I am trying to apply changes I stashed earlier with git stash pop and get the message:

Cannot apply to a dirty working tree, please stage your changes

Any suggestion on how to deal with that?

11 Answers 11


When I have to apply stashed changes to a dirty working copy, e.g. pop more than one changeset from the stash, I use the following:

$ git stash show -p | git apply -3 && git stash drop

Basically it

  1. creates a patch
  2. pipes that to the apply command
  3. if there are any conflicts they will need to be resolved via 3-way merge
  4. if apply (or merge) succeeded it drops the just applied stash item...

I wonder why there is no -f (force) option for git stash pop which should exactly behave like the one-liner above.

In the meantime you might want to add this one-liner as a git alias:

$ git config --global --replace-all alias.unstash \
   '!git stash show -p | git apply -3 && git stash drop'
$ git unstash

Thanks to @SamHasler for pointing out the -3 parameter which allows to resolve conflicts directly via 3-way merge.

  • 7
    +1 works great. Exactly the kind of behaviour I was looking for (some pop --force of sorts). I too wonder why it isn't there as an option. – lkraider Sep 23 '10 at 21:05
  • 1
    Jo Factor, git stash apply will not apply the stashed changes if you have a dirty working copy. So you can see git stash show -p | git apply as some sort of forced stash apply. – muhqu Mar 21 '11 at 15:41
  • 1
    doesn't help But help: git reset HEAD and unstash changes after that. – Roger Alien Feb 24 '12 at 1:43
  • 4
    I get "error: patch failed...patch does not apply" for one of the files. I wish it gave a merge conflict. – Aleksandr Dubinsky Jun 4 '14 at 18:04
  • 1
    This solution didn't work for me, it failed with error: <file> does not match index for every modified file. However, another solution worked. – silvenon Nov 3 '17 at 15:58

I do it in this way:

git add -A
git stash apply

and then (optionaly):

git reset
  • 2
    +1! This is simpler than the other solutions that involve generating patches or amending commits, and it keeps your local changes safely isolated from the applied stash changes until you're sure the changes were merged properly. – peterflynn Feb 7 '13 at 20:25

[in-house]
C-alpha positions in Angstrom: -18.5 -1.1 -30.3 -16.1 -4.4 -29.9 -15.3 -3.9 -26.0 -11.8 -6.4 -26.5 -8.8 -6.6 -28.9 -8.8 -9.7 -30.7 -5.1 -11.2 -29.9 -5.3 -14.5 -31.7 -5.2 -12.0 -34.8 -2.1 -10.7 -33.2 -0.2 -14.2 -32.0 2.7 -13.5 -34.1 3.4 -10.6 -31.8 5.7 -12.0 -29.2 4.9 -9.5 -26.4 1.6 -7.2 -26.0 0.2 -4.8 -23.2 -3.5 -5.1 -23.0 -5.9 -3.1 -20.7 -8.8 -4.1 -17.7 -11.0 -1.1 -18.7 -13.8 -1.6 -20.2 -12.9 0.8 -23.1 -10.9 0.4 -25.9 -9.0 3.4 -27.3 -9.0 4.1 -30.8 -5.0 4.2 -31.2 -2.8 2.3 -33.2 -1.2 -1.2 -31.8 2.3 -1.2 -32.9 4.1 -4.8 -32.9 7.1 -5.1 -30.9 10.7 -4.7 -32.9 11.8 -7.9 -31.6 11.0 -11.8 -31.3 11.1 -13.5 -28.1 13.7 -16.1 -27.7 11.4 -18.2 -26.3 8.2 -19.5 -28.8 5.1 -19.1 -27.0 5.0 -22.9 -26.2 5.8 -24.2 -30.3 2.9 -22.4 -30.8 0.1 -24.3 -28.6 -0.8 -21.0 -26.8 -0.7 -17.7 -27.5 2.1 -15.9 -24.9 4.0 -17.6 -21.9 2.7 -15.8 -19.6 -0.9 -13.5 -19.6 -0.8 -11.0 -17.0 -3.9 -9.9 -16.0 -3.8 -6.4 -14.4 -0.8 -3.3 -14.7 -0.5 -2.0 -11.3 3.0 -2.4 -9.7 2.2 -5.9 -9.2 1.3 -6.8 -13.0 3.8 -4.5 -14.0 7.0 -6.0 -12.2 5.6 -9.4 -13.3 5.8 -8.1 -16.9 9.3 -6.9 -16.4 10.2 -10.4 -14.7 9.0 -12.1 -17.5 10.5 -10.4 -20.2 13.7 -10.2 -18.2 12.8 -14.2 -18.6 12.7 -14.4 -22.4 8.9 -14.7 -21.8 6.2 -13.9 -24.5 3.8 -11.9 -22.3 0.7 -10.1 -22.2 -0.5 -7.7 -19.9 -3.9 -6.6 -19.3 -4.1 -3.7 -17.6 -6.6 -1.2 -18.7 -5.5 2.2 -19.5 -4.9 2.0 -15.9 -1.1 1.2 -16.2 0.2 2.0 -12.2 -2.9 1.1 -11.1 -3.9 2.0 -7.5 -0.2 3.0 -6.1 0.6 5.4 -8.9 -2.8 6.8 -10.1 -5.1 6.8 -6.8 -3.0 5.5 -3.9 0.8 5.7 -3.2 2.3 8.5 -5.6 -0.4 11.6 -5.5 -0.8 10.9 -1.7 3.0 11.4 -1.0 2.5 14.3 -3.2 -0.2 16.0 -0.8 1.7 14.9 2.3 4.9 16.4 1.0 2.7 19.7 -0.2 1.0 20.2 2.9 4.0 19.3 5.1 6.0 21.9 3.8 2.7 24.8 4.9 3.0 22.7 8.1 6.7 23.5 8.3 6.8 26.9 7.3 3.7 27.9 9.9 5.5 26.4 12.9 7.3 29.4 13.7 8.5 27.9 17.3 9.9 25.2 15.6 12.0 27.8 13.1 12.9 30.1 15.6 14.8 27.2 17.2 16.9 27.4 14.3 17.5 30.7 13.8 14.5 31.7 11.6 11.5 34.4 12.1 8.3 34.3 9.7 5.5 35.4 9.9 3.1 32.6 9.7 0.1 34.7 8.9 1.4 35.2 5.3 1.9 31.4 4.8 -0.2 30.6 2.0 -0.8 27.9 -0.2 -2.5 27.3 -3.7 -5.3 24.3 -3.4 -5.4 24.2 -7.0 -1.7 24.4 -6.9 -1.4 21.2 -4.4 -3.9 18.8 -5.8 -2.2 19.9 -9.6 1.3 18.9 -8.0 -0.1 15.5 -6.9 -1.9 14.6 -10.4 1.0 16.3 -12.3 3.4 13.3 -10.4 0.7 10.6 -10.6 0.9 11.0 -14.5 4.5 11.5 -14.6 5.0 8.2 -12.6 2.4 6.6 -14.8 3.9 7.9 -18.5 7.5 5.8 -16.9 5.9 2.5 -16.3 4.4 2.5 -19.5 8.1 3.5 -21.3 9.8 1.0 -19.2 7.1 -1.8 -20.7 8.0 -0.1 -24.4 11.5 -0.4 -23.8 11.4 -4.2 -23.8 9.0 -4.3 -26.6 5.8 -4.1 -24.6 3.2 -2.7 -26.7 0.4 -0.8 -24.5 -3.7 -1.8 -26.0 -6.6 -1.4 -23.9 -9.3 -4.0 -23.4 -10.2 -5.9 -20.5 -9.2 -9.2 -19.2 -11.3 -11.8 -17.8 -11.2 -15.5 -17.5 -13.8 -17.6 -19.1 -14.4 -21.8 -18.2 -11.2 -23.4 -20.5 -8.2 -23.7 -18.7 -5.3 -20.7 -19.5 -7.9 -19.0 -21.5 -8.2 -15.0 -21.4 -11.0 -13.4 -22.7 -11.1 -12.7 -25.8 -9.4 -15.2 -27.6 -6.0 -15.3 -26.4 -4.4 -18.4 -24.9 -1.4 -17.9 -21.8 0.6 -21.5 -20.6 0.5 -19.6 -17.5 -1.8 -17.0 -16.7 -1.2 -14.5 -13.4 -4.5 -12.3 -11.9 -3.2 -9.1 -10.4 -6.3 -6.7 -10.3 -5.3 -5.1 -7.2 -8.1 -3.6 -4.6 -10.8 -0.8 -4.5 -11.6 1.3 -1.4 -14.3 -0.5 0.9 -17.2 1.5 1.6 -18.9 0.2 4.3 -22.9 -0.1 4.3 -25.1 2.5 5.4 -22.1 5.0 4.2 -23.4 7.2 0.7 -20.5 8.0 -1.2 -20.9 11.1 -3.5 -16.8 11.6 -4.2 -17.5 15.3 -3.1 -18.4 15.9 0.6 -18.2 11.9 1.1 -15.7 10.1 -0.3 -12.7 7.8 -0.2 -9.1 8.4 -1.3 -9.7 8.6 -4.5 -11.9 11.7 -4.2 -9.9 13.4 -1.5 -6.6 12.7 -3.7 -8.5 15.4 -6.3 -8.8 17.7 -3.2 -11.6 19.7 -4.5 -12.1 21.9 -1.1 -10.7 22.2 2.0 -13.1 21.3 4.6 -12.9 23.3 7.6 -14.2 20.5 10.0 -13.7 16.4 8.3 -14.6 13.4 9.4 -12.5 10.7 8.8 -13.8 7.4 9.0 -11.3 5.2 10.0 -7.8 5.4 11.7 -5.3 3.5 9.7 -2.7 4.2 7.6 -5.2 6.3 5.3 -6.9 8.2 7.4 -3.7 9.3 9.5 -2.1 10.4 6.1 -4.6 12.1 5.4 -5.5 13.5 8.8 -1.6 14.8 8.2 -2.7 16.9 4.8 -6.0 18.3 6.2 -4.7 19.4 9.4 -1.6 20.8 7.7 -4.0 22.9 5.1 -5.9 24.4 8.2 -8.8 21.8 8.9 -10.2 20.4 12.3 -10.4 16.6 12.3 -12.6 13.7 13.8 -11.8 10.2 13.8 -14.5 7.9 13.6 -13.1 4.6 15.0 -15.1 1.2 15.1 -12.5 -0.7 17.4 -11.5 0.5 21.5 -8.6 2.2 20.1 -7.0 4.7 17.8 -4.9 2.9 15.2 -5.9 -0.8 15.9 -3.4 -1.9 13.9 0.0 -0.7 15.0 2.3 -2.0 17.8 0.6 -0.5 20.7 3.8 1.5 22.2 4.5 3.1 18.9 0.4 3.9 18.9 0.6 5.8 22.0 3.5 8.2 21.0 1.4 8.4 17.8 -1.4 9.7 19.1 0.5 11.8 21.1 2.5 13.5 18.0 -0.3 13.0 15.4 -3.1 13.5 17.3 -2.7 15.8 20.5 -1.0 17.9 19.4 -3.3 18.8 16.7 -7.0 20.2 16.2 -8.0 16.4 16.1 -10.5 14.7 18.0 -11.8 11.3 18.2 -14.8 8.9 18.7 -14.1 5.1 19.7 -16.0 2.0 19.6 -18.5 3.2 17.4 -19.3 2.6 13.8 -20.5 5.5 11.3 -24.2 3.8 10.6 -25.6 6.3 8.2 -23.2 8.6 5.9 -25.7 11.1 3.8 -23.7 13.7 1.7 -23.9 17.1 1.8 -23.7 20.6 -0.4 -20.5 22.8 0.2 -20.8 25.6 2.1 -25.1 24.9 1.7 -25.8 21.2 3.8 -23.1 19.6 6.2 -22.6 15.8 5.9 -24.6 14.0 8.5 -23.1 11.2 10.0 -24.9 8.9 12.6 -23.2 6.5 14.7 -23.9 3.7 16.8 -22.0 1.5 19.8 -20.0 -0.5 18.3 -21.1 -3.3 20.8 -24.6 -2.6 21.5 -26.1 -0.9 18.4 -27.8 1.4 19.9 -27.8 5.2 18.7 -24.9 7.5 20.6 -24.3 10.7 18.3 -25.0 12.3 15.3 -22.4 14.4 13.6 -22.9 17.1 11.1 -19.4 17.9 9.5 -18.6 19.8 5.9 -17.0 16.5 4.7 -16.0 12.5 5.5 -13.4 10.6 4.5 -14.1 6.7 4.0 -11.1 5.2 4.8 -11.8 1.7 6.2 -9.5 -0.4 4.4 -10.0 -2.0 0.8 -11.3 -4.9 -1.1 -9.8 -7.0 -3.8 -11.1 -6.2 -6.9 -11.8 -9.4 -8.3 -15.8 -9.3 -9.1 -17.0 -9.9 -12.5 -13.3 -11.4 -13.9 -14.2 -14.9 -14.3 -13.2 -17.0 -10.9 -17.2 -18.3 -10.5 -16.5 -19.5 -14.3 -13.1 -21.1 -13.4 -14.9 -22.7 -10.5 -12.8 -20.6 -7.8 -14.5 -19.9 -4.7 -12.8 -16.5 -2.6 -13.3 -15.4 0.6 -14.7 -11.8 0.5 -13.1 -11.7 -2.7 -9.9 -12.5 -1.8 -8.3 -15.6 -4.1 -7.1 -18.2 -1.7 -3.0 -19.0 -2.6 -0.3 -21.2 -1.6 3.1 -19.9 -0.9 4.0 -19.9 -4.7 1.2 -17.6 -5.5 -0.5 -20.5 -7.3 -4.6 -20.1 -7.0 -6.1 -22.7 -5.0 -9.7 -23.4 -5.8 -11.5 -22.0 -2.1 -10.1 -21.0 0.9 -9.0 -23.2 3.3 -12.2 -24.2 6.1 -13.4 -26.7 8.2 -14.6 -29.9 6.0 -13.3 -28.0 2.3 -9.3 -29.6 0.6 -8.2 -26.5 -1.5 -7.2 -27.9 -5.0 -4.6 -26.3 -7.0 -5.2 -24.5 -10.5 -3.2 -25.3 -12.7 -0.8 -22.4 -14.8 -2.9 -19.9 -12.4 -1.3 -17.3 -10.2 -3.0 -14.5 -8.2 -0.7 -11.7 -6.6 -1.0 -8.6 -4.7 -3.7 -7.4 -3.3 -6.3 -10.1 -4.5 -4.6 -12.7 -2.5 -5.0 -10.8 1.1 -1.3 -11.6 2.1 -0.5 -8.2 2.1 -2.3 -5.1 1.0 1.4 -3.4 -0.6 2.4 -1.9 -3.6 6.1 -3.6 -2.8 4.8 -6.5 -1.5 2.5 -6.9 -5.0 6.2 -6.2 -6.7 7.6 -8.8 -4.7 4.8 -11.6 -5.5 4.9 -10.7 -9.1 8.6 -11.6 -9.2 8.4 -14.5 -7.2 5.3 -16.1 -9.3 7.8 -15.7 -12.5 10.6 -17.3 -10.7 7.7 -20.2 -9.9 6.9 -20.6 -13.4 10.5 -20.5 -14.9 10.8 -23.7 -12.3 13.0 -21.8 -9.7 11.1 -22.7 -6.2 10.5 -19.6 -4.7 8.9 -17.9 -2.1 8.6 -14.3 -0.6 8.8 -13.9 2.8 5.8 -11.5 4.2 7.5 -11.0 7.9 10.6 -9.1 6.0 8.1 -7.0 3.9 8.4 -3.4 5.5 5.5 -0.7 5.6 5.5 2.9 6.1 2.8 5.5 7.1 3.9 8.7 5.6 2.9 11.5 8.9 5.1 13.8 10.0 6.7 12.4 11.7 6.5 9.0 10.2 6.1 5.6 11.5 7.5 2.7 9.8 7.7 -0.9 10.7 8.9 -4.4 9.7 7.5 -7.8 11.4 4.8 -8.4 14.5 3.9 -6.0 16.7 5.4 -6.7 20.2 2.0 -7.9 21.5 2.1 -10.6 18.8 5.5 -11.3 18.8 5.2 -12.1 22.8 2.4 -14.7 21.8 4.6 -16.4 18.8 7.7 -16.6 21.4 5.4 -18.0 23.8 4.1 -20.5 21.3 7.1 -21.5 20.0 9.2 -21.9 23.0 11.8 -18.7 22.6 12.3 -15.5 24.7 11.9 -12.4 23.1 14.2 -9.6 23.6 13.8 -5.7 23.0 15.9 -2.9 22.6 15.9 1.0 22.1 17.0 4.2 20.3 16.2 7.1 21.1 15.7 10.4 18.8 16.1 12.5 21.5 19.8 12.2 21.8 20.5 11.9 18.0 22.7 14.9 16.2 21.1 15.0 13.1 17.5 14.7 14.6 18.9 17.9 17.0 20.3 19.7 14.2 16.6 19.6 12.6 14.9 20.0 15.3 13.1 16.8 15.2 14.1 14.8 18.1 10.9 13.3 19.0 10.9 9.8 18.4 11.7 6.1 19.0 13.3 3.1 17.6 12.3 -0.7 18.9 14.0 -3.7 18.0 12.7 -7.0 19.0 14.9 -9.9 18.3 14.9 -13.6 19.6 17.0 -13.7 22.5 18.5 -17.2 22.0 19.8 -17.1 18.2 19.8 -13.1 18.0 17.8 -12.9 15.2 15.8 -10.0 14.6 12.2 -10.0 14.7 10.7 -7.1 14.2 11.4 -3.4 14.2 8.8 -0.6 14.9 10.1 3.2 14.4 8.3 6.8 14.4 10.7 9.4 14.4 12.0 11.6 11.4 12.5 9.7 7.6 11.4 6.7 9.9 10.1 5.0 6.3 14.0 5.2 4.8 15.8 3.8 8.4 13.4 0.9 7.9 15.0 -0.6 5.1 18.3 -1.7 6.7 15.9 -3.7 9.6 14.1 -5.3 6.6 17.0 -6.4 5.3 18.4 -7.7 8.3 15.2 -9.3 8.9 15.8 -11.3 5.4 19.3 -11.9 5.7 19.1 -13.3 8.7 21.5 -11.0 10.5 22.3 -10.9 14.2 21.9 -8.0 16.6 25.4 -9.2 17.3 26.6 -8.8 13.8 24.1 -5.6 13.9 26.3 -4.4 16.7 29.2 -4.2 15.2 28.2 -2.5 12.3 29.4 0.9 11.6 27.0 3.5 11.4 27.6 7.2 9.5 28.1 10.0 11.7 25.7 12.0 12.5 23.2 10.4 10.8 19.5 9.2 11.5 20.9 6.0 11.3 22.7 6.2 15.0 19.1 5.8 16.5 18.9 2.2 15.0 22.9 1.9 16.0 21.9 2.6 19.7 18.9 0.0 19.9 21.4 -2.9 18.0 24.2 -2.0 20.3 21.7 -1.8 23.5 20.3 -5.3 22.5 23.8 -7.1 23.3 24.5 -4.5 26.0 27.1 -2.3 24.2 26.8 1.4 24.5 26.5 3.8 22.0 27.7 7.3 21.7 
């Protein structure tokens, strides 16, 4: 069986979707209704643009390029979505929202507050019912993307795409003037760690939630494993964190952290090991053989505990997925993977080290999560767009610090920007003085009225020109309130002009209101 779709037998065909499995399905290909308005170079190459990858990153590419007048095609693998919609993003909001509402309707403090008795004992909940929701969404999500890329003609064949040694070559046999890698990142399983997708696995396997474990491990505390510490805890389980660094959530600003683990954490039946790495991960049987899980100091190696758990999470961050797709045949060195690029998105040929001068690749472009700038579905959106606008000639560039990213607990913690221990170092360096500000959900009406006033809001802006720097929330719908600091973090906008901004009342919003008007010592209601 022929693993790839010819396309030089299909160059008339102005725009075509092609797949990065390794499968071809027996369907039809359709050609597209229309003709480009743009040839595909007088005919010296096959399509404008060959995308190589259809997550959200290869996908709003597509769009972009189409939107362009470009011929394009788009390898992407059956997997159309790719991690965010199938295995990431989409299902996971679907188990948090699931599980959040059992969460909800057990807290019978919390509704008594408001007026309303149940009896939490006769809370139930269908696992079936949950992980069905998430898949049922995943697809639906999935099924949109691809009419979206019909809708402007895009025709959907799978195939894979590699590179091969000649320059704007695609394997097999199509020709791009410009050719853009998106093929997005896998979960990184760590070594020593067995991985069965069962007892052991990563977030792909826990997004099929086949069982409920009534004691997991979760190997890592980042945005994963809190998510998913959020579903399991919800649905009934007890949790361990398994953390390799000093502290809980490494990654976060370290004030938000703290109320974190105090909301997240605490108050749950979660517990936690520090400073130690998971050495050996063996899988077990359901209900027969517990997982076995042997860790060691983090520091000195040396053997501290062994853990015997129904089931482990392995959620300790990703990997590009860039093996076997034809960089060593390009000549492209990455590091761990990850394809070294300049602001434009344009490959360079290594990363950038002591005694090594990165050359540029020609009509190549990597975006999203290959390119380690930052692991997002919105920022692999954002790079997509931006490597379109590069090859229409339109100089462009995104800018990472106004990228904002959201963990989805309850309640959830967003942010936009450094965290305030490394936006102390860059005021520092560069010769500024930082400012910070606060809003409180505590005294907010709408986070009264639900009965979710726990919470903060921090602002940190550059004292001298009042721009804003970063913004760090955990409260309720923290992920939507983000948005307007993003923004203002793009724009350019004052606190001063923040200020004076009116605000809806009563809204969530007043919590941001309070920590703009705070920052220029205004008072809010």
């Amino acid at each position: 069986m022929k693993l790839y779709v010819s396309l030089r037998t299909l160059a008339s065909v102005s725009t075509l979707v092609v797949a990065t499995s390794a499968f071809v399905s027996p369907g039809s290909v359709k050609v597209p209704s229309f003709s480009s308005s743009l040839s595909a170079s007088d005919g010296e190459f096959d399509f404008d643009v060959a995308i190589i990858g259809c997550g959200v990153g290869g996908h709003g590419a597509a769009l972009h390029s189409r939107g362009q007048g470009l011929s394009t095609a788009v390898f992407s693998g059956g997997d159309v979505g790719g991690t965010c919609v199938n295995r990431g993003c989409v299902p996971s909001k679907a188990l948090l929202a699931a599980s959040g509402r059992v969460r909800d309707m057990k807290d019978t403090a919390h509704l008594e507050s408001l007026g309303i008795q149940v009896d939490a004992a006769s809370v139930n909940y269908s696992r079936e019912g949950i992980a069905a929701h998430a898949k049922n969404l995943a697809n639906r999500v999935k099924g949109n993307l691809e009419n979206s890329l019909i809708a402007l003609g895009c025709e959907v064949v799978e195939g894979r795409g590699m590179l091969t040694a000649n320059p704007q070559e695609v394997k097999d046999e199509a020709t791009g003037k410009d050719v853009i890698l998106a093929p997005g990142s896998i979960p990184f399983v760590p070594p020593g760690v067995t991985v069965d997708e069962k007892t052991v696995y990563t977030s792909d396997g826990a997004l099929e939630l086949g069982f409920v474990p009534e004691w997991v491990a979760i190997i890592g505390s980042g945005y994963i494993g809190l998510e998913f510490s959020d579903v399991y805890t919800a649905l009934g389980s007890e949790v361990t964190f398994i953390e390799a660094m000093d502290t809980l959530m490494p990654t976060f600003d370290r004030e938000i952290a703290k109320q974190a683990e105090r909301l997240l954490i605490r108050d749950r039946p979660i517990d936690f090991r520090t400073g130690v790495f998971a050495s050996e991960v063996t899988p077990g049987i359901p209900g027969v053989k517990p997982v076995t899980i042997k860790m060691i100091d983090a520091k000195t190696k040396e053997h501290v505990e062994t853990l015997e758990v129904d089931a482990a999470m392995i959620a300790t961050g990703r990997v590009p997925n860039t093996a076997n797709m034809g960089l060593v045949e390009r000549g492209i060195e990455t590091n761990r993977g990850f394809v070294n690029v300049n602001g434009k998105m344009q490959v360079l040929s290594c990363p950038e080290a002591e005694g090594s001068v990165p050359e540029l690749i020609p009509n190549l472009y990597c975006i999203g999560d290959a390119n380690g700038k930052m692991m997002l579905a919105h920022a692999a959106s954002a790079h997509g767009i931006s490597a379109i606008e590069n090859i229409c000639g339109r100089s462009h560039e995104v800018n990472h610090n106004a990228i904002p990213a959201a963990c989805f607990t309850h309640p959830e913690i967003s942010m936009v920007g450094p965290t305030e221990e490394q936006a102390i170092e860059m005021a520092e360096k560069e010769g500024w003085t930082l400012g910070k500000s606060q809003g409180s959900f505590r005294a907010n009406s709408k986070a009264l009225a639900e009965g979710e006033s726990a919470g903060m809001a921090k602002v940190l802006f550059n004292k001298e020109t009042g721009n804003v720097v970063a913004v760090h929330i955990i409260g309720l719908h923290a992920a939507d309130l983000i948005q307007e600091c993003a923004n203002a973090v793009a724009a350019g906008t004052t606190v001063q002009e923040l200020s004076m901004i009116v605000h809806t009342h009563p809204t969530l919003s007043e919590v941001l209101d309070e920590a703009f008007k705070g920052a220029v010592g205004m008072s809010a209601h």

• I get error "... already exists, no checkout...Could not restore untracked files from stash" – Aleksandr Dubinsky Jun 4 '14 at 18:06
  • 1
    I used git add -u, which is like -A except it doesn't add untracked files. – Brad Cupit Oct 7 '15 at 1:53
  • The accepted answer didn't work for me, this one did, thanks! – silvenon Nov 3 '17 at 15:57

You can do this without having to stash your current changes by exporting the stash you want as a patch file and manually applying it.

For example, say you want to apply stash@{0} to a dirty tree:

  1. Export stash@{0} as a patch:

    git stash show -p stash@{0} > Stash0.patch

  2. Manually apply the changes:

    git apply Stash0.patch

If the second step fails, you will have to edit the Stash0.patch file to fix any errors and then try git apply again.

  • This is practical and workable for the case that, I made refactoring on a dir (removed it, and created a symlink with its name). Git couldn't tell what were my working copy changes. – yclian Jul 16 '10 at 5:20
  • 1
    This worked great. I wasn't able to apply a stash even though I'm pretty sure my working tree is clean. – Shiki Aug 12 '10 at 14:14
  • Yes, I had to remove lines about a binary file. – Dorian Apr 15 '12 at 15:47

Either clean your working directory with git reset, commit the changes, or, if you want to stash the current changes, try:

$ git stash save "description of current changes"
$ git stash pop stash@{1}

This will stash the current changes, and then pop the second stash from the stash stack.

  • 5
    But this guy want the two stashes applied! – Elazar Leibovich Apr 4 '11 at 16:14